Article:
By: Tawny Maya McCray
Over $45 billion wasted on America’s favorite gift.
Gift cards are a popular present for the holidays, but people aren’t always great at using them. Whether we lose the card at the bottom of our purse or just simply throw it away, the fact is that $45 billion in unused gift card balances has accumulated since 2005. According to The Wall Street Journal, nearly 10% of all gift cards end up unused, partially used or forgotten. Familiarizing yourself with the laws and statistics around gift cards can help you become a better gift-giver and a smarter saver.
Despite their neglect, gift cards remain a desirable present. More than 60% of participants surveyed by the National Retail Federation in 2016 said they wanted a gift card that holiday season so they could buy exactly what they want. Gift cards to Amazon, Visa, Walmart, American Express and iTunes are highly coveted, according to the personal finance website WalletHub. Rounding out the top 10 are gift cards to Starbucks, Target, eBay, Google and Sephora.
It’s hard to believe that such a sought-after gift is so frequently wasted. Interestingly, the unspent money from gift cards — known in the industry as spillage or breakage — has actually declined in the last decade. According to WalletHub, spillage was estimated at $8.2 billion in 2007 but dropped to $5.2 billion by 2009 and to $2.2 billion the following year.
This decline may be attributed to the Card Accountability, Responsibility and Disclosure Act passed in May 2009. The CARD Act states, in part, that gift cards can’t expire for five years, which gives recipients more time to hold on to the cards before using them. Prior to 2009, companies were allowed to charge fees or institute penalties on unused gift cards. Alternatively, some spillage is caused because the recipient does not live in the area where the company issuing the card does business. And others may not want the services or products available with the card.
State governments have also addressed the amount of money sitting in unused cards. According to The Associated Press, at least 30 states have enacted escheat laws that allow them to treat gift card spillage as unclaimed property after the cards expire. This means that if the law requires it, businesses must record unused gift card sales and eventually turn that money over to the state.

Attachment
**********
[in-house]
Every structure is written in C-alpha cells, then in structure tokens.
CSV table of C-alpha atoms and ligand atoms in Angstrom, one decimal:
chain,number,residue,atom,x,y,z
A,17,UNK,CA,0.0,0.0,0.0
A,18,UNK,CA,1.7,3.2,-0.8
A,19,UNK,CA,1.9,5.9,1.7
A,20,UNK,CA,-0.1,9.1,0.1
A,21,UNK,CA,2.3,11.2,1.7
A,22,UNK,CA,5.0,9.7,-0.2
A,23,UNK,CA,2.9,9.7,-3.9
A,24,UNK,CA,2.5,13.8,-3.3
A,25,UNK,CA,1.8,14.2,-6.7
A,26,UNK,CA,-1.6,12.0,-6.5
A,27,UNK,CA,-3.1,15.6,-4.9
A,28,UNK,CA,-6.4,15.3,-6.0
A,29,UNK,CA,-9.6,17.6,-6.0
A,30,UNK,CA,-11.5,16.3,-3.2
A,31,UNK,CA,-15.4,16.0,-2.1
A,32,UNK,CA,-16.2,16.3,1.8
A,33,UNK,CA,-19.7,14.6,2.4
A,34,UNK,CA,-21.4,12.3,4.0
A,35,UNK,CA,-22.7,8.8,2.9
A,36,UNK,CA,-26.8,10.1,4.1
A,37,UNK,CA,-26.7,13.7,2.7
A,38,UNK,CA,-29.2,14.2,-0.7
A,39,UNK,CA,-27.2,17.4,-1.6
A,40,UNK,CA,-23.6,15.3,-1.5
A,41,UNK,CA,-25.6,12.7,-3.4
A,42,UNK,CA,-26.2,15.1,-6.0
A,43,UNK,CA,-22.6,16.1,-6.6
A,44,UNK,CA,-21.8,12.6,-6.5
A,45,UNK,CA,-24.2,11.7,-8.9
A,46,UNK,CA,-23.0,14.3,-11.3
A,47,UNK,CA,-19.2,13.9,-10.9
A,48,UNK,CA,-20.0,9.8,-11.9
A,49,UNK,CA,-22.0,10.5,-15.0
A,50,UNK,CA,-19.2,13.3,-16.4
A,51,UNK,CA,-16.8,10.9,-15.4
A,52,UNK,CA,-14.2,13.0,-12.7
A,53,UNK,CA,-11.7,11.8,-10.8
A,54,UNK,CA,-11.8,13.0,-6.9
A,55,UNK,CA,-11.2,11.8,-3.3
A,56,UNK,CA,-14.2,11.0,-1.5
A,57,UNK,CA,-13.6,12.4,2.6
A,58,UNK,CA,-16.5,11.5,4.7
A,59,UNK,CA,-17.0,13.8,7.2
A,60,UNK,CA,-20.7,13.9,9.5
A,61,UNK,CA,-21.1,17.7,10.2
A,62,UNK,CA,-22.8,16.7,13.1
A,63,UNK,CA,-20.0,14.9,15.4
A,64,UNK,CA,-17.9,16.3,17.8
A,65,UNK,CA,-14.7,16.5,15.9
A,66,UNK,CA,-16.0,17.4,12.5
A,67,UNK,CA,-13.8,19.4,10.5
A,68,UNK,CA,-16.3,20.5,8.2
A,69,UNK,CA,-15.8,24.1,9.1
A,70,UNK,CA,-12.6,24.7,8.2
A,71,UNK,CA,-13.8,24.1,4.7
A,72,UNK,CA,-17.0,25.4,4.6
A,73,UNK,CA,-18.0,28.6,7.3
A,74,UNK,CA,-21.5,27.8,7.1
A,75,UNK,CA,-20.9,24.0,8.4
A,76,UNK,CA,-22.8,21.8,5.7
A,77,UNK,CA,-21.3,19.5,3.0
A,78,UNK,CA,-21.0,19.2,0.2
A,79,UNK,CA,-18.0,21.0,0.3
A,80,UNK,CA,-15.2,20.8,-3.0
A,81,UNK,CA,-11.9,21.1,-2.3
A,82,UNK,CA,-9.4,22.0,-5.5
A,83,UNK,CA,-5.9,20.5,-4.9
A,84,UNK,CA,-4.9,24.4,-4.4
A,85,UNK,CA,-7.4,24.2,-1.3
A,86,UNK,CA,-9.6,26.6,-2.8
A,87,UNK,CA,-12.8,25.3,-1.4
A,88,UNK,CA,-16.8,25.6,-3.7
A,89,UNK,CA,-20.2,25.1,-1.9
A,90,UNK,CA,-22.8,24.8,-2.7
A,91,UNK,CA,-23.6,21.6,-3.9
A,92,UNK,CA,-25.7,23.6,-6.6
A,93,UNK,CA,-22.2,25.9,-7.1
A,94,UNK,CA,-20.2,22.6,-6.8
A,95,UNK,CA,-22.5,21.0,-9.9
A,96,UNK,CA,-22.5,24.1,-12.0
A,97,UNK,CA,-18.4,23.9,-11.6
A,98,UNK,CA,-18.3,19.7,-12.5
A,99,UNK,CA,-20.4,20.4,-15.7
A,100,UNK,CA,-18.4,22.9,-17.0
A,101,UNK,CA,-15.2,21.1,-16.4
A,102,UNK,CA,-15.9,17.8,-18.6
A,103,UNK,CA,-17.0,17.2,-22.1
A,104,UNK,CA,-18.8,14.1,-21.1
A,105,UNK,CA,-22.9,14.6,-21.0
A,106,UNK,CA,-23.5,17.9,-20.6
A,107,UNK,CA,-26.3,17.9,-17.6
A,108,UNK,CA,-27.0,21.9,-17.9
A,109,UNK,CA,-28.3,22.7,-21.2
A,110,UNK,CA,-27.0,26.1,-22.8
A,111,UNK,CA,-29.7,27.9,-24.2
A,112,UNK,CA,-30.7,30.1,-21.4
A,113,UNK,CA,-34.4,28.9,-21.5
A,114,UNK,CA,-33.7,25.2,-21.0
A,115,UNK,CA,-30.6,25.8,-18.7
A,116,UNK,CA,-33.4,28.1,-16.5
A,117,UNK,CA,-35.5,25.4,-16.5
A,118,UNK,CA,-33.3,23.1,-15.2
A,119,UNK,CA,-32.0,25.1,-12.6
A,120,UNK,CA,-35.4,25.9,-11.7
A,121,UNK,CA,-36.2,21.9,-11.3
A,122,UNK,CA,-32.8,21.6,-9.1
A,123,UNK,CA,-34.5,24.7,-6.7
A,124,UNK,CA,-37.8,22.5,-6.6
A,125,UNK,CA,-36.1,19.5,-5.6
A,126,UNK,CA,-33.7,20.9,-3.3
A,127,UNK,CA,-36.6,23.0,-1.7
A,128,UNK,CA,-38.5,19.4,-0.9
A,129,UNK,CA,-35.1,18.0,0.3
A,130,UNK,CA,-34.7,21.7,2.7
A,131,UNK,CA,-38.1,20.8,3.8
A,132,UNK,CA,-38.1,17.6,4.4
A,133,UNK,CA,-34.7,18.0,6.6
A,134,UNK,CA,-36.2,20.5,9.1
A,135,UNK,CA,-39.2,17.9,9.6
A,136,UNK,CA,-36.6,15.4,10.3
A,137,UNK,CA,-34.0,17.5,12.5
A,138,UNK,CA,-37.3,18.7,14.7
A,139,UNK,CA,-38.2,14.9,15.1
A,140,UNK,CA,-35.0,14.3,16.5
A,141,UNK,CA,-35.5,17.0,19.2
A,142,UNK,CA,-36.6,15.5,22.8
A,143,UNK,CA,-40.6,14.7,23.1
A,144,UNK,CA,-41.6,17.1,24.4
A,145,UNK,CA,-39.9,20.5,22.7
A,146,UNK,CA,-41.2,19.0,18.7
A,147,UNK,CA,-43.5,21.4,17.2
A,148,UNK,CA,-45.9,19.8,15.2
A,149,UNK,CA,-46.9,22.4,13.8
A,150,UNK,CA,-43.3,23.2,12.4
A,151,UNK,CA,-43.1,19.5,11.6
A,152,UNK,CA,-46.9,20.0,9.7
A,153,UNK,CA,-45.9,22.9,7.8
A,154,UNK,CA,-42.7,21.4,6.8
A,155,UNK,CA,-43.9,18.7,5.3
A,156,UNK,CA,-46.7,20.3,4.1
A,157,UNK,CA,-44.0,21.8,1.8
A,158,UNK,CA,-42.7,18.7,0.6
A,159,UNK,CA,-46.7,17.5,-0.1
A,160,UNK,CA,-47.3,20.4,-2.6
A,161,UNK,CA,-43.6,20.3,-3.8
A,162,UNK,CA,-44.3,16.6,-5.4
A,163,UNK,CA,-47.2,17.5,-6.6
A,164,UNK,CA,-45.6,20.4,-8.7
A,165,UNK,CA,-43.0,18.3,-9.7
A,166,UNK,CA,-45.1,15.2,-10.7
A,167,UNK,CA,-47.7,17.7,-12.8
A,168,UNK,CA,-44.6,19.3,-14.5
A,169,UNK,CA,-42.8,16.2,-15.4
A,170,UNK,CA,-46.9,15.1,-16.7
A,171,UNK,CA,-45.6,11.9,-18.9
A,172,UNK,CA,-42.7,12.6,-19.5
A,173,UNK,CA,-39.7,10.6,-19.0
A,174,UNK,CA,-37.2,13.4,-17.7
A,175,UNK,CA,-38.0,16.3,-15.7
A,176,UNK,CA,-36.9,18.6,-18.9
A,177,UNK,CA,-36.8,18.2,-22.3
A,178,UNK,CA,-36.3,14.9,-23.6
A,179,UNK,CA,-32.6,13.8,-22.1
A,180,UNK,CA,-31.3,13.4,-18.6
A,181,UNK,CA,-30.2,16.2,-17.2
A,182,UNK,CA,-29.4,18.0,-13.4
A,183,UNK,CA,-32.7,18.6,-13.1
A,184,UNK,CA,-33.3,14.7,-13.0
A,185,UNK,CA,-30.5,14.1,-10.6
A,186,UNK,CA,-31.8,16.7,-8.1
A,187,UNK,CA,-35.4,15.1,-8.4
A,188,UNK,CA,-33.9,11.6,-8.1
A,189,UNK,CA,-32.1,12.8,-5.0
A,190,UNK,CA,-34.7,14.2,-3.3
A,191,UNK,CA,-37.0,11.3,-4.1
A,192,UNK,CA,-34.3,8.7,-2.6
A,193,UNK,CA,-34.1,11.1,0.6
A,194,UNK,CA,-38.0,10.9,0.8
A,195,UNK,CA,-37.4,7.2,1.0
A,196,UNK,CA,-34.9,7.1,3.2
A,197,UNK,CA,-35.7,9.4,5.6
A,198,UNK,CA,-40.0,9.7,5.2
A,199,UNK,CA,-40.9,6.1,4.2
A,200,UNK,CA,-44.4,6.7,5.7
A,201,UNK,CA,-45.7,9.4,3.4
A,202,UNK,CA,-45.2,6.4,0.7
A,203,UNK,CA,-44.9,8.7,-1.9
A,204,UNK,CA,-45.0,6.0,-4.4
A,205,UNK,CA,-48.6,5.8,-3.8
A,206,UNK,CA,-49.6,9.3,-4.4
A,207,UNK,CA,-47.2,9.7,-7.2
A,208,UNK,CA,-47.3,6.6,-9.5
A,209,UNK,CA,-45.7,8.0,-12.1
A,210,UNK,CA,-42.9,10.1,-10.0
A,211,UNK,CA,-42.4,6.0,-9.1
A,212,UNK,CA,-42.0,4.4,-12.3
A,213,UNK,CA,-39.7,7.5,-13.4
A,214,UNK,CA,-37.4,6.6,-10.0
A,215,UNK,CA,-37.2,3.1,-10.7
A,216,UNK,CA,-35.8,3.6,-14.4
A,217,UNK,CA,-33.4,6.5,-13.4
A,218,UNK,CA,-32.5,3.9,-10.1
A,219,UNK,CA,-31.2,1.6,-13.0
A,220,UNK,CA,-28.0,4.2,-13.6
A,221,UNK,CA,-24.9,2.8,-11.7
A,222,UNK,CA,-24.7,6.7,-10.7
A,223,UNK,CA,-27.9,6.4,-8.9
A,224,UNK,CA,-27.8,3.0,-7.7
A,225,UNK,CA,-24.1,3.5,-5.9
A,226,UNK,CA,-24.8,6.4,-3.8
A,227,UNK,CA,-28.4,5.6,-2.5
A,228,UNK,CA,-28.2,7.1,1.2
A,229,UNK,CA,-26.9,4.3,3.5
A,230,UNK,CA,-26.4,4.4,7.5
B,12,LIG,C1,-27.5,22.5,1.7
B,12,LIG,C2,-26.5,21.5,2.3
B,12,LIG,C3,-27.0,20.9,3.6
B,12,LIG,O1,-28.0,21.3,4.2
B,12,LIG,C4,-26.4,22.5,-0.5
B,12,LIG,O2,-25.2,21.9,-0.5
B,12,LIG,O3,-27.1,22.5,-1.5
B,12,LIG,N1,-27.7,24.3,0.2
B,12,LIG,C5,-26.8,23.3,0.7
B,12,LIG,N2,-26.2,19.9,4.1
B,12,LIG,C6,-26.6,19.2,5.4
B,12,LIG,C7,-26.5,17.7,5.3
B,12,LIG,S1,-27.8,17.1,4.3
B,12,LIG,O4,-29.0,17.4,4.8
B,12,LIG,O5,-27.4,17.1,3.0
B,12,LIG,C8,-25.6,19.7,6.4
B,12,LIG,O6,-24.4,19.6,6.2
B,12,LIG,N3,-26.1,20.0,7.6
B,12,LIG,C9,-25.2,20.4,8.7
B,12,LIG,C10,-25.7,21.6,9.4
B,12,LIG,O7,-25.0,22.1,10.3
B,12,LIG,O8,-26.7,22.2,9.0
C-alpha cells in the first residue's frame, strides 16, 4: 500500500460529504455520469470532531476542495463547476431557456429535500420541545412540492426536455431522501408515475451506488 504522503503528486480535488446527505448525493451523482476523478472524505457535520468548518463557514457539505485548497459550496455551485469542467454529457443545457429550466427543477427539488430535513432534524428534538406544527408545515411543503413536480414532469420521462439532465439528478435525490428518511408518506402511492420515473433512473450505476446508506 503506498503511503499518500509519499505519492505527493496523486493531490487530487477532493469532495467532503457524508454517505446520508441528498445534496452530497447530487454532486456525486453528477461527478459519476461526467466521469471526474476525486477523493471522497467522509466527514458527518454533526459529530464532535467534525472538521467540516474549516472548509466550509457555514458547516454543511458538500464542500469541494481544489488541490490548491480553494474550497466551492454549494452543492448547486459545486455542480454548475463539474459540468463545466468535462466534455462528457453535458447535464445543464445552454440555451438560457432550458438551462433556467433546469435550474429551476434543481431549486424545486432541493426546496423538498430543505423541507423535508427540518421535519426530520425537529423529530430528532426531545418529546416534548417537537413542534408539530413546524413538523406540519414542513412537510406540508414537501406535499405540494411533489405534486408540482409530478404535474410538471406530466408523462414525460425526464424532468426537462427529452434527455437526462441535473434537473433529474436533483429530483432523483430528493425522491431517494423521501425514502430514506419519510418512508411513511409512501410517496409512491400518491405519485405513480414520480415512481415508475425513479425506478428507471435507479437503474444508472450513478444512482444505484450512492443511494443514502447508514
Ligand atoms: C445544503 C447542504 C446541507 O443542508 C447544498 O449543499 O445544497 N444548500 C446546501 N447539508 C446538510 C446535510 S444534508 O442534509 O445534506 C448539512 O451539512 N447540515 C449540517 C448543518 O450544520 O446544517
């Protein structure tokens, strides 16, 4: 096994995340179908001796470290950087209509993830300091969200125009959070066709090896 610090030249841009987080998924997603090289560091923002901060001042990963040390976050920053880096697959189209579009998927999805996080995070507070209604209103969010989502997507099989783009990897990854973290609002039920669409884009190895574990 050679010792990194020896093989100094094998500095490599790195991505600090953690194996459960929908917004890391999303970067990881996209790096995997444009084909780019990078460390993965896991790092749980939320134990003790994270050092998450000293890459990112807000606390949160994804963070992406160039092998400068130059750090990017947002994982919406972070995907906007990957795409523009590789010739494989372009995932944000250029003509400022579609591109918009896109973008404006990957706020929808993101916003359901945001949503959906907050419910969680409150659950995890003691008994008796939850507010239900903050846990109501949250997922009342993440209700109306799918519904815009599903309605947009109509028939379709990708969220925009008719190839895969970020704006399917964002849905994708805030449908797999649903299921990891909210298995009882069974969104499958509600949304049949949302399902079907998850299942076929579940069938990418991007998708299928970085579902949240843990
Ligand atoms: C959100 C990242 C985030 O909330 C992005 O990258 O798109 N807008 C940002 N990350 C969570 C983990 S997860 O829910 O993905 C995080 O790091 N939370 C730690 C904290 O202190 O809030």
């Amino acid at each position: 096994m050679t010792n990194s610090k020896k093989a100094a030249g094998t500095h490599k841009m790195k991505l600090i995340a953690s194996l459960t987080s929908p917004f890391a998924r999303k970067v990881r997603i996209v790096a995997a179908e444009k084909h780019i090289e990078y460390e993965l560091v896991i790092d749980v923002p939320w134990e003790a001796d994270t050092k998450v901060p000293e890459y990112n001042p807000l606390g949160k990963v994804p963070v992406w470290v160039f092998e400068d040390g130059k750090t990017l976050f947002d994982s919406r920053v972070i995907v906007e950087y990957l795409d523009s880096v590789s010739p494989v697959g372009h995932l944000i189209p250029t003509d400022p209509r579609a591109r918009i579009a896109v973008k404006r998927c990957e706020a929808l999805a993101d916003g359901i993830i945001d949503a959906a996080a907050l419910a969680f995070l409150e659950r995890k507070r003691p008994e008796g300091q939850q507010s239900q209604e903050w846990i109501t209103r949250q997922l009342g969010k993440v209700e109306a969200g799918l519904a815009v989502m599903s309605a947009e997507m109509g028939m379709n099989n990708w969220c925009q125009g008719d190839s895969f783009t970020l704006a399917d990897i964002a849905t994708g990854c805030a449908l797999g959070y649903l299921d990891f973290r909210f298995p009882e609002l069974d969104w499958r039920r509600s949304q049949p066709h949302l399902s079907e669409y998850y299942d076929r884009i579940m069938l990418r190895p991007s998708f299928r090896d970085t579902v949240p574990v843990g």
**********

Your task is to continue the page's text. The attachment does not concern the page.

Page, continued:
The Better Business Bureau advises consumers to be aware of the state and federal rules that govern gift card sales. According to these rules, an inactivity fee cannot be charged until the card has not been used for 12 months. However, you may be charged to replace a lost or stolen card. Gift cards cannot expire for at least five years or five years from the last date additional money was loaded onto the card. No more than one fee of any kind can be charged to the cardholder in a single month. The expiration date must be clearly disclosed on the card, and any fees must be disclosed as well. You should also see a toll-free phone number or website where you can get more information. A one-time fee can be charged when you buy the card, though this generally only applies to gift cards purchased through your credit card company, not those purchased directly from stores or restaurants. The bureau staff advises the public to redeem gift cards as promptly as possible.
If you receive an unwanted gift card, you still have some money-saving options. Websites such as Cardpool, GiftCards.com and CardCash allow users to sell gift cards they will not use. You can also swap gift cards with a friend or donate the card to a charity organization.
Next time you go Christmas shopping, keep these spending trends in mind so your thoughtful present is appreciated and used up, and make sure it’s for someone with an organized wallet.
Copyright 2019 CREATORS.COM
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